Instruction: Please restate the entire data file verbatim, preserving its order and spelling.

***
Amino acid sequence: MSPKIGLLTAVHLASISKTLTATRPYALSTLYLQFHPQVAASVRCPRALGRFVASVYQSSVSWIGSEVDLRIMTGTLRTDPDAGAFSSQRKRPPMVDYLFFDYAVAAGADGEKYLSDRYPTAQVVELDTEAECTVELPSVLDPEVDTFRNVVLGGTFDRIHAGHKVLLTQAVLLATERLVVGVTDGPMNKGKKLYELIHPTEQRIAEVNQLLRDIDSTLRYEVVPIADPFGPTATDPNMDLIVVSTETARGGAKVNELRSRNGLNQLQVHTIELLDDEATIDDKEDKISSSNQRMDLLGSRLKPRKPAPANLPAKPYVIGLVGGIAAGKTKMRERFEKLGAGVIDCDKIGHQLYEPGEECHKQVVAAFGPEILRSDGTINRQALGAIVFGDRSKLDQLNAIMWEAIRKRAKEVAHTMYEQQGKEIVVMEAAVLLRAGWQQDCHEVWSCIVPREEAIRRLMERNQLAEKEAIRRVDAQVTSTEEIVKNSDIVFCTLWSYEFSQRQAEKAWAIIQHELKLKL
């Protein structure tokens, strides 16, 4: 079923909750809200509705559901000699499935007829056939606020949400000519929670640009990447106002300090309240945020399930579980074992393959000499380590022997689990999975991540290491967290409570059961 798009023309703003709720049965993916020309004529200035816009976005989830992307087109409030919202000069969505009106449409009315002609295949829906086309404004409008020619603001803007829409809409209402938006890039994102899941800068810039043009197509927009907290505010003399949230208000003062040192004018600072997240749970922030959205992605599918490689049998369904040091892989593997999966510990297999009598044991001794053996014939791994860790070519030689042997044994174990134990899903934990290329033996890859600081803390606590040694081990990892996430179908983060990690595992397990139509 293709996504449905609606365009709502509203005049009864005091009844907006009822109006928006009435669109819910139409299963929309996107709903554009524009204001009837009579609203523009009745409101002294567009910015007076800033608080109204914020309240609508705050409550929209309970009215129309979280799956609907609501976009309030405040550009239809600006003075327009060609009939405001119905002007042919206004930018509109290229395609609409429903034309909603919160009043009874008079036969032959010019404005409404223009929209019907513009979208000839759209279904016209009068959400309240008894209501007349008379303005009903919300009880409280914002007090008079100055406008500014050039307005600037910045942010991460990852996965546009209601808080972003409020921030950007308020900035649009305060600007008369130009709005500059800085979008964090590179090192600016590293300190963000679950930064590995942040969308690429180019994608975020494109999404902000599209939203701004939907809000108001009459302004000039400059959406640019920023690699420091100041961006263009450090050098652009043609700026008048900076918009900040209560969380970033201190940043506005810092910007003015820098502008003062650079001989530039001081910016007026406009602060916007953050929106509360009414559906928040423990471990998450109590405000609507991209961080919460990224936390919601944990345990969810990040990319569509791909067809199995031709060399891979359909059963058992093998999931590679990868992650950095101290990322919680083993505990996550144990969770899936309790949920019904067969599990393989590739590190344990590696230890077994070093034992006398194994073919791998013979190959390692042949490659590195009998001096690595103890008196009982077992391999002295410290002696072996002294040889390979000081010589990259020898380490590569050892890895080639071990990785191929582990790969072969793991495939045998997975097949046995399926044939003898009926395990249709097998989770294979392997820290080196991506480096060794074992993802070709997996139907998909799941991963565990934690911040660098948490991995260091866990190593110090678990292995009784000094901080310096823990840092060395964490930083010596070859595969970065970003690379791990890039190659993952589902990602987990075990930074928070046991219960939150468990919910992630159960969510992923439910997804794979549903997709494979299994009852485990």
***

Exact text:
Amino acid sequence: MSPKIGLLTAVHLASISKTLTATRPYALSTLYLQFHPQVAASVRCPRALGRFVASVYQSSVSWIGSEVDLRIMTGTLRTDPDAGAFSSQRKRPPMVDYLFFDYAVAAGADGEKYLSDRYPTAQVVELDTEAECTVELPSVLDPEVDTFRNVVLGGTFDRIHAGHKVLLTQAVLLATERLVVGVTDGPMNKGKKLYELIHPTEQRIAEVNQLLRDIDSTLRYEVVPIADPFGPTATDPNMDLIVVSTETARGGAKVNELRSRNGLNQLQVHTIELLDDEATIDDKEDKISSSNQRMDLLGSRLKPRKPAPANLPAKPYVIGLVGGIAAGKTKMRERFEKLGAGVIDCDKIGHQLYEPGEECHKQVVAAFGPEILRSDGTINRQALGAIVFGDRSKLDQLNAIMWEAIRKRAKEVAHTMYEQQGKEIVVMEAAVLLRAGWQQDCHEVWSCIVPREEAIRRLMERNQLAEKEAIRRVDAQVTSTEEIVKNSDIVFCTLWSYEFSQRQAEKAWAIIQHELKLKL
């Protein structure tokens, strides 16, 4: 079923909750809200509705559901000699499935007829056939606020949400000519929670640009990447106002300090309240945020399930579980074992393959000499380590022997689990999975991540290491967290409570059961 798009023309703003709720049965993916020309004529200035816009976005989830992307087109409030919202000069969505009106449409009315002609295949829906086309404004409008020619603001803007829409809409209402938006890039994102899941800068810039043009197509927009907290505010003399949230208000003062040192004018600072997240749970922030959205992605599918490689049998369904040091892989593997999966510990297999009598044991001794053996014939791994860790070519030689042997044994174990134990899903934990290329033996890859600081803390606590040694081990990892996430179908983060990690595992397990139509 293709996504449905609606365009709502509203005049009864005091009844907006009822109006928006009435669109819910139409299963929309996107709903554009524009204001009837009579609203523009009745409101002294567009910015007076800033608080109204914020309240609508705050409550929209309970009215129309979280799956609907609501976009309030405040550009239809600006003075327009060609009939405001119905002007042919206004930018509109290229395609609409429903034309909603919160009043009874008079036969032959010019404005409404223009929209019907513009979208000839759209279904016209009068959400309240008894209501007349008379303005009903919300009880409280914002007090008079100055406008500014050039307005600037910045942010991460990852996965546009209601808080972003409020921030950007308020900035649009305060600007008369130009709005500059800085979008964090590179090192600016590293300190963000679950930064590995942040969308690429180019994608975020494109999404902000599209939203701004939907809000108001009459302004000039400059959406640019920023690699420091100041961006263009450090050098652009043609700026008048900076918009900040209560969380970033201190940043506005810092910007003015820098502008003062650079001989530039001081910016007026406009602060916007953050929106509360009414559906928040423990471990998450109590405000609507991209961080919460990224936390919601944990345990969810990040990319569509791909067809199995031709060399891979359909059963058992093998999931590679990868992650950095101290990322919680083993505990996550144990969770899936309790949920019904067969599990393989590739590190344990590696230890077994070093034992006398194994073919791998013979190959390692042949490659590195009998001096690595103890008196009982077992391999002295410290002696072996002294040889390979000081010589990259020898380490590569050892890895080639071990990785191929582990790969072969793991495939045998997975097949046995399926044939003898009926395990249709097998989770294979392997820290080196991506480096060794074992993802070709997996139907998909799941991963565990934690911040660098948490991995260091866990190593110090678990292995009784000094901080310096823990840092060395964490930083010596070859595969970065970003690379791990890039190659993952589902990602987990075990930074928070046991219960939150468990919910992630159960969510992923439910997804794979549903997709494979299994009852485990």